Sea Surface Temperature (SST)
The Hydrographic and Oceanographic Service of the Navy (SHOA) has a network of sea level stations along the coast to monitor a series of oceanic and atmospheric variables. Mean Sea Level (MSL) and Sea Surface Temperature (SST) have been recorded for several years. These last two were obtained between 1950 and 1998 by someone who manually recorded the sea temperature using a mercury thermometer. Nowadays there are automatic record systems with thermistors that broadcast almost in real time, via satellite.
In this page the monthly maximum, minimum and mean temperatures of 4 stations in the north and center of Chile from 2002 to nowadays. It is important to mention that the monthly means corresponds to the average of temperatures recorded at 10 am (methodology settled by the countries of the CPPS). Additionally, a long term monthly mean is delivered for every place, which was calculated based on 20 years of measurements (1980 – 2000) and since 2014, the long term monthly mean corresponds to the average calculated based on 30 years of measurements (1981 – 2010).
|Latitude: 18° 29' S||Longitude: 70° 19' W|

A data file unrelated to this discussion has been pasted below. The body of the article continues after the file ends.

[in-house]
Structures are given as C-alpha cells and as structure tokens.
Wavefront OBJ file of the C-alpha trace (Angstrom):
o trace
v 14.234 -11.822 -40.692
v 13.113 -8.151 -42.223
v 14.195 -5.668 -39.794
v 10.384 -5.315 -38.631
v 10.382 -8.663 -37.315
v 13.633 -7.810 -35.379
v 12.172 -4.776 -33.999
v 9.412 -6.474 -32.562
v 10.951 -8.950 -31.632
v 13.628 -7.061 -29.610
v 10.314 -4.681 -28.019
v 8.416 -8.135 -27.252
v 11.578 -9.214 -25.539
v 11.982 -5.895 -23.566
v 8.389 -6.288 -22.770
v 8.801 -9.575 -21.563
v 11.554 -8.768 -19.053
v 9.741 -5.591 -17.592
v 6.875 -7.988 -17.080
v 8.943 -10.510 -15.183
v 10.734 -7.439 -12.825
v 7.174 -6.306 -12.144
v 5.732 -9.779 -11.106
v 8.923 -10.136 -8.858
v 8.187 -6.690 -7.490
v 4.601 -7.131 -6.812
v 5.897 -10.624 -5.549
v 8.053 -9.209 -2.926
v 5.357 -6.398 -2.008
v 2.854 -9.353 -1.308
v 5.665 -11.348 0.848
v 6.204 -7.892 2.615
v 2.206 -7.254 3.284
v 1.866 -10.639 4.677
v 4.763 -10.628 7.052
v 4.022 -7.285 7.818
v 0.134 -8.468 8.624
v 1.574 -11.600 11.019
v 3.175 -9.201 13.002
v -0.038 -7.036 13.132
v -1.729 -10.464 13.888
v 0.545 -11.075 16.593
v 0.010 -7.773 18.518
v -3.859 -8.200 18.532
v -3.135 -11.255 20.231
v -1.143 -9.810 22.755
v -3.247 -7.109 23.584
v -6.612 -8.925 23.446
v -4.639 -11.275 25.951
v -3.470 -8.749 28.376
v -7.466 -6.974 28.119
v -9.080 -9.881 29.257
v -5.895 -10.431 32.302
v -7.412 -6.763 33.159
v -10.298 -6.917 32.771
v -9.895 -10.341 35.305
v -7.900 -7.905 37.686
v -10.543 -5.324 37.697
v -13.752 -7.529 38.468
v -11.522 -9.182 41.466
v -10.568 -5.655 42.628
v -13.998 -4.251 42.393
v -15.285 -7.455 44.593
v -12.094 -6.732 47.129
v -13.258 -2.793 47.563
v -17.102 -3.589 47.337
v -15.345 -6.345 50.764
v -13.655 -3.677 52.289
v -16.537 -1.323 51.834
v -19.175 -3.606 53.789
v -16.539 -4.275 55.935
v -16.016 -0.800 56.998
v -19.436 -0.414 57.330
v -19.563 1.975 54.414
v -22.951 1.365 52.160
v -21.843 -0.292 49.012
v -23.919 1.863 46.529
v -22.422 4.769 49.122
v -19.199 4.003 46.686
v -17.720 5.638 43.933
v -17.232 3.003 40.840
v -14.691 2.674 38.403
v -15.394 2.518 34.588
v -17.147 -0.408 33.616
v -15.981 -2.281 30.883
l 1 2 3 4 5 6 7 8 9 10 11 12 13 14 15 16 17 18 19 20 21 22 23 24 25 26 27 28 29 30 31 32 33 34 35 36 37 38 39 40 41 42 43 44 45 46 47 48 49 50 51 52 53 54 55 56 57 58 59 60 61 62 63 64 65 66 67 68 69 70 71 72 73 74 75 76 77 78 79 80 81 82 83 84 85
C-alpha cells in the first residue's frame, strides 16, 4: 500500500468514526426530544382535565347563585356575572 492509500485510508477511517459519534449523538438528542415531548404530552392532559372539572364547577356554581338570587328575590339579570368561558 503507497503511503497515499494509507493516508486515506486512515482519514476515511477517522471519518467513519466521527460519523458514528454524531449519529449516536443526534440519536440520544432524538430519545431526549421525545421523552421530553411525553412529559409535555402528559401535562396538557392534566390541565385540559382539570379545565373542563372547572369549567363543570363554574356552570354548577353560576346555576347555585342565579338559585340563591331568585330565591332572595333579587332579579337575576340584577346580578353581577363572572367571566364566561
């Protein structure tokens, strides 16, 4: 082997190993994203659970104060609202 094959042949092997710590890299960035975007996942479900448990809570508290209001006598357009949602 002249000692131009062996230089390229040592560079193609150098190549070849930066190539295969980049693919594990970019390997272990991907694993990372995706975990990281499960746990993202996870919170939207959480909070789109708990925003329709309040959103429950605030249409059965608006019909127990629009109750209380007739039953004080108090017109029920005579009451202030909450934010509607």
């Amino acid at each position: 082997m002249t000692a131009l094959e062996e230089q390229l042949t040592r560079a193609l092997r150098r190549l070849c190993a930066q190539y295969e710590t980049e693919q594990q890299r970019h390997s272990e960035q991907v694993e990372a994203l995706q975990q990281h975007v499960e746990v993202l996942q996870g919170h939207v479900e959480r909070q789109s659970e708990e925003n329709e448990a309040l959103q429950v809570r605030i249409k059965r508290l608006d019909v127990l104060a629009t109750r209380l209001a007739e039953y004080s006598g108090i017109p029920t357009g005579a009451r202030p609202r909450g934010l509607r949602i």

Next a table that sums up the values of the Sea Surface Temperature (SST), minimum, maximum and monthly for every month of the year selected. Additionally, the long term monthly mean of the SST is included, which can be used as a standard reference value for every month. .
||SST Minimum degC
||SST Maximum degC
||SST Monthly Mean degC
||SST Long Term Monthly Mean degC
* This long term monthly mean was calculated based on a data base of the last 30 years (1981-2010).
Graph of anomaly values of SST associated to the El Nino/ La Nina Event, since 1950 to date
To interpret the Sea Surface Temperature (SST) based on the global phenomena “El Niño” (warm event) or “La Niña” (cold event), a “monthly anomaly” is calculated and it is the result of the difference between the observed and historic values. This value is contrasted against the Oceanic Nino Index (ONI), which has become the standard used by the NOAA to identify episodes of El Niño and La Niña in the tropical Pacific. This index corresponds to a measurement of 3 months of the SST anomaly for the Region Niño 3.4, located between the 5°N - 5°S and 120 – 170°W. The events are defined as 5 periods of 3 consecutive months of anomaly values above 0.5°C for warm events (El Niño) and on or under the anomaly -0.5°C for cold events (La Niña). The threshold is divided in Weak (with an anomaly of 0.5 to 0.9°C), Moderate (1.0 to 1.4°C), Strong (1.5 to 1.9°C) and Very Strong (≥2.0°C).
Image: Monthly anomalies of SST for the Arica Station.